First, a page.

ANKARA • Finance ministers and central bank chiefs from the world's top 20 economies, called the G-20, met yesterday hoping to calm the nerves of markets rattled by China's slowing performance and the prospect of a United States Federal Reserve rate hike.
The two-day meeting takes place at a time of alarming indicators from the global economy, with the latest poor industrial orders from Europe's powerhouse, Germany.
Slower growth in China and rising market volatility have increased the risks to the global economy, the International Monetary Fund (IMF) warned ahead of the G-20 meeting. It cited a mix of potential dangers such as depreciating emerging market currencies and tumbling commodity prices.
The Fed is also coming under pressure from emerging markets not to raise rates too soon as turmoil in China threatens global economic growth. But the G-20 will not publicly call for any delay in a rate rise, even as the finance and bank chiefs were pressing for more on China's plans to tackle its slowdown, delegates told Reuters.
"The focus is going to be on how to deal with the instability and how to get growth going again," Canadian Finance Minister Joe Oliver said.
Emerging market economies are concerned that a US rate hike would pile on extra pressure.
"We cannot live all the time on easy money," Luxembourg Finance Minister Pierre Gramegna, whose country holds the rotating presidency of the European Union, said.
"This G-20 comes at a very good time because it gives the Fed an opportunity to gauge all the elements at stake," he said.
A move being examined at the Ankara meetings is a proposal from financial stability experts to adopt a two-stage approach for introducing Total Loss-Absorption Capacity (TLAC) buffers for big banks, a G-20 source said.
The buffer is a new layer of debt that big banks like Goldman Sachs and Deutsche Bank AG must issue to write down in a crisis and bolster their capital situation.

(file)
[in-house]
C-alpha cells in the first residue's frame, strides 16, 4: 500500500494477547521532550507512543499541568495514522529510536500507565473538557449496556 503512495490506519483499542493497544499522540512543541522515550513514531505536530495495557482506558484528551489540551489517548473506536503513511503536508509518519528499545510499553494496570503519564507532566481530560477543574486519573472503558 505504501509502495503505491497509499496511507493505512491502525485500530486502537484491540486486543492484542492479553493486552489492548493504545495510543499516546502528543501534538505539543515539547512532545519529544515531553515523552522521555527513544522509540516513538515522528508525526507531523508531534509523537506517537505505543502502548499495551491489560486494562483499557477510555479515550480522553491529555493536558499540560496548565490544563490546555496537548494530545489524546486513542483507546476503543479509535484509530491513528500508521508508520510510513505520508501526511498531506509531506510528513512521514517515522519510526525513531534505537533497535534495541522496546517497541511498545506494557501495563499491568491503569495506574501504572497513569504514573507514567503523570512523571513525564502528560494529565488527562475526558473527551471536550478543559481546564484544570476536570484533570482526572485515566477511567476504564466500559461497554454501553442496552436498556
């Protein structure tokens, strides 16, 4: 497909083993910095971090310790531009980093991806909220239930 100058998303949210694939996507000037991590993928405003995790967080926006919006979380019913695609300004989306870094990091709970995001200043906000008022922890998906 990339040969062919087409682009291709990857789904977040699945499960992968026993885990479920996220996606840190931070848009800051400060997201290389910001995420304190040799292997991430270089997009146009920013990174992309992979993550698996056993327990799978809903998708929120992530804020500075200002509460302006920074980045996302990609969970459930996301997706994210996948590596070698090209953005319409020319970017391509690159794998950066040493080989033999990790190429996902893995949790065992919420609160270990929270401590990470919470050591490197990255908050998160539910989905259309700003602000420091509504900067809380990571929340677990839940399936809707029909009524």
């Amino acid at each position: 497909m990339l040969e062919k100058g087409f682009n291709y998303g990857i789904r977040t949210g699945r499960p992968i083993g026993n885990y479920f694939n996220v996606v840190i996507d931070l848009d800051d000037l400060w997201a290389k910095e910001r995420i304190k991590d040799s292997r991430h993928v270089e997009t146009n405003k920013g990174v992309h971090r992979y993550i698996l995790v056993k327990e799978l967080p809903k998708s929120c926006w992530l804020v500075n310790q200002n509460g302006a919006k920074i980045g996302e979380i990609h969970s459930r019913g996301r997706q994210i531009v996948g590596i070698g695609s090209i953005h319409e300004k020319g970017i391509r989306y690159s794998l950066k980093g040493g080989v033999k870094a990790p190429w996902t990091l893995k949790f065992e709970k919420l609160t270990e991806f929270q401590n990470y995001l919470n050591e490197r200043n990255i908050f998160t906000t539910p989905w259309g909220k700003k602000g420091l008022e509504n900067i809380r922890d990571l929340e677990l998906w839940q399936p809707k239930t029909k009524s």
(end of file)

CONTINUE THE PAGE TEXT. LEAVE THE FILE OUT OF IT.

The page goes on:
The proposal, on which a final decision is unlikely before a G-20 summit in November, would see the introduction of a buffer of 16 per cent of a bank's risk-weighted assets from 2019 and 20 per cent from 2022, the source said.
The US had pushed for 20 per cent while some in Europe argued for 16 per cent on the grounds that their banks were still recapitalising after the financial crisis.
Delegates said the G-20 was also not expected to pronounce on China's desire to have its yuan currency included in the IMF's Special Drawing Rights basket of currencies, but the issue was discussed in the corridors.
"China has moved in the direction in currency and monetary policy... that is necessary if they want to achieve the goal of getting China into the IMF currency basket," said German Finance Minister Wolfgang Schaeuble, welcoming Beijing's near 2 per cent yuan devaluation last month.
Bundesbank chief Jens Weidmann said he is open to discussion on including the yuan in the IMF basket.
REUTERS, AGENCE FRANCE-PRESSE
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